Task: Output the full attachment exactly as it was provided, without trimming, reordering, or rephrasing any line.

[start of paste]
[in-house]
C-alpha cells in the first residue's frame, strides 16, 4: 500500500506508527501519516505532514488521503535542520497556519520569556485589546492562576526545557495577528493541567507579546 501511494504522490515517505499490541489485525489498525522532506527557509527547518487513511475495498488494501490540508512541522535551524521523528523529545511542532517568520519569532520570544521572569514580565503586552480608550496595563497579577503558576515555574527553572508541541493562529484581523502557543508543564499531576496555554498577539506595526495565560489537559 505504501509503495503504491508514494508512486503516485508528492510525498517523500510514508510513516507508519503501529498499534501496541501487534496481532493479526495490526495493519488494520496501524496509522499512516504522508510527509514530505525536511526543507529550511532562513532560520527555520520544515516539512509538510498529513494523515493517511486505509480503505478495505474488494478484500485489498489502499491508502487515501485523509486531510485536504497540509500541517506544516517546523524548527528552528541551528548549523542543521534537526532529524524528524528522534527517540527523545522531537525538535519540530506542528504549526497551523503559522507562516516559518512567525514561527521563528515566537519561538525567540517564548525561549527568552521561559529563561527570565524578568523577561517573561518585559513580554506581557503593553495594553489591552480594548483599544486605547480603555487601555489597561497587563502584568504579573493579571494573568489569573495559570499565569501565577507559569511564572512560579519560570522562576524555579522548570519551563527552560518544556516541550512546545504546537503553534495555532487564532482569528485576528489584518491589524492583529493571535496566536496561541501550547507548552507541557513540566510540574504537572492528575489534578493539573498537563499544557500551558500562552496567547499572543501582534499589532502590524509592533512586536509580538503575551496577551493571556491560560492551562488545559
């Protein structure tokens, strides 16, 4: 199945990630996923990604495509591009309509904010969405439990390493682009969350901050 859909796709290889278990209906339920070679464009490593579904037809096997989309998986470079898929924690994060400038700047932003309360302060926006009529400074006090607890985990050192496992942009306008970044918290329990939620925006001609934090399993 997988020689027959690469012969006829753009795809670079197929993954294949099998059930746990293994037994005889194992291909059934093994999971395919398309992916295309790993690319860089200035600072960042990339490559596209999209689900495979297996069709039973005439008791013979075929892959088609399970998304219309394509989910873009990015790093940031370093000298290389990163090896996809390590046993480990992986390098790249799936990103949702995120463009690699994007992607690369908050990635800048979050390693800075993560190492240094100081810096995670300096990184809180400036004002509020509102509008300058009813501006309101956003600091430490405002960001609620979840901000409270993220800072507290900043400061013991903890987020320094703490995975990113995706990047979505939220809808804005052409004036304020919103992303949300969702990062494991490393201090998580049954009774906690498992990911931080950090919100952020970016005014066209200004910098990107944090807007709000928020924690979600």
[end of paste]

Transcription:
[in-house]
C-alpha cells in the first residue's frame, strides 16, 4: 500500500506508527501519516505532514488521503535542520497556519520569556485589546492562576526545557495577528493541567507579546 501511494504522490515517505499490541489485525489498525522532506527557509527547518487513511475495498488494501490540508512541522535551524521523528523529545511542532517568520519569532520570544521572569514580565503586552480608550496595563497579577503558576515555574527553572508541541493562529484581523502557543508543564499531576496555554498577539506595526495565560489537559 505504501509503495503504491508514494508512486503516485508528492510525498517523500510514508510513516507508519503501529498499534501496541501487534496481532493479526495490526495493519488494520496501524496509522499512516504522508510527509514530505525536511526543507529550511532562513532560520527555520520544515516539512509538510498529513494523515493517511486505509480503505478495505474488494478484500485489498489502499491508502487515501485523509486531510485536504497540509500541517506544516517546523524548527528552528541551528548549523542543521534537526532529524524528524528522534527517540527523545522531537525538535519540530506542528504549526497551523503559522507562516516559518512567525514561527521563528515566537519561538525567540517564548525561549527568552521561559529563561527570565524578568523577561517573561518585559513580554506581557503593553495594553489591552480594548483599544486605547480603555487601555489597561497587563502584568504579573493579571494573568489569573495559570499565569501565577507559569511564572512560579519560570522562576524555579522548570519551563527552560518544556516541550512546545504546537503553534495555532487564532482569528485576528489584518491589524492583529493571535496566536496561541501550547507548552507541557513540566510540574504537572492528575489534578493539573498537563499544557500551558500562552496567547499572543501582534499589532502590524509592533512586536509580538503575551496577551493571556491560560492551562488545559
């Protein structure tokens, strides 16, 4: 199945990630996923990604495509591009309509904010969405439990390493682009969350901050 859909796709290889278990209906339920070679464009490593579904037809096997989309998986470079898929924690994060400038700047932003309360302060926006009529400074006090607890985990050192496992942009306008970044918290329990939620925006001609934090399993 997988020689027959690469012969006829753009795809670079197929993954294949099998059930746990293994037994005889194992291909059934093994999971395919398309992916295309790993690319860089200035600072960042990339490559596209999209689900495979297996069709039973005439008791013979075929892959088609399970998304219309394509989910873009990015790093940031370093000298290389990163090896996809390590046993480990992986390098790249799936990103949702995120463009690699994007992607690369908050990635800048979050390693800075993560190492240094100081810096995670300096990184809180400036004002509020509102509008300058009813501006309101956003600091430490405002960001609620979840901000409270993220800072507290900043400061013991903890987020320094703490995975990113995706990047979505939220809808804005052409004036304020919103992303949300969702990062494991490393201090998580049954009774906690498992990911931080950090919100952020970016005014066209200004910098990107944090807007709000928020924690979600």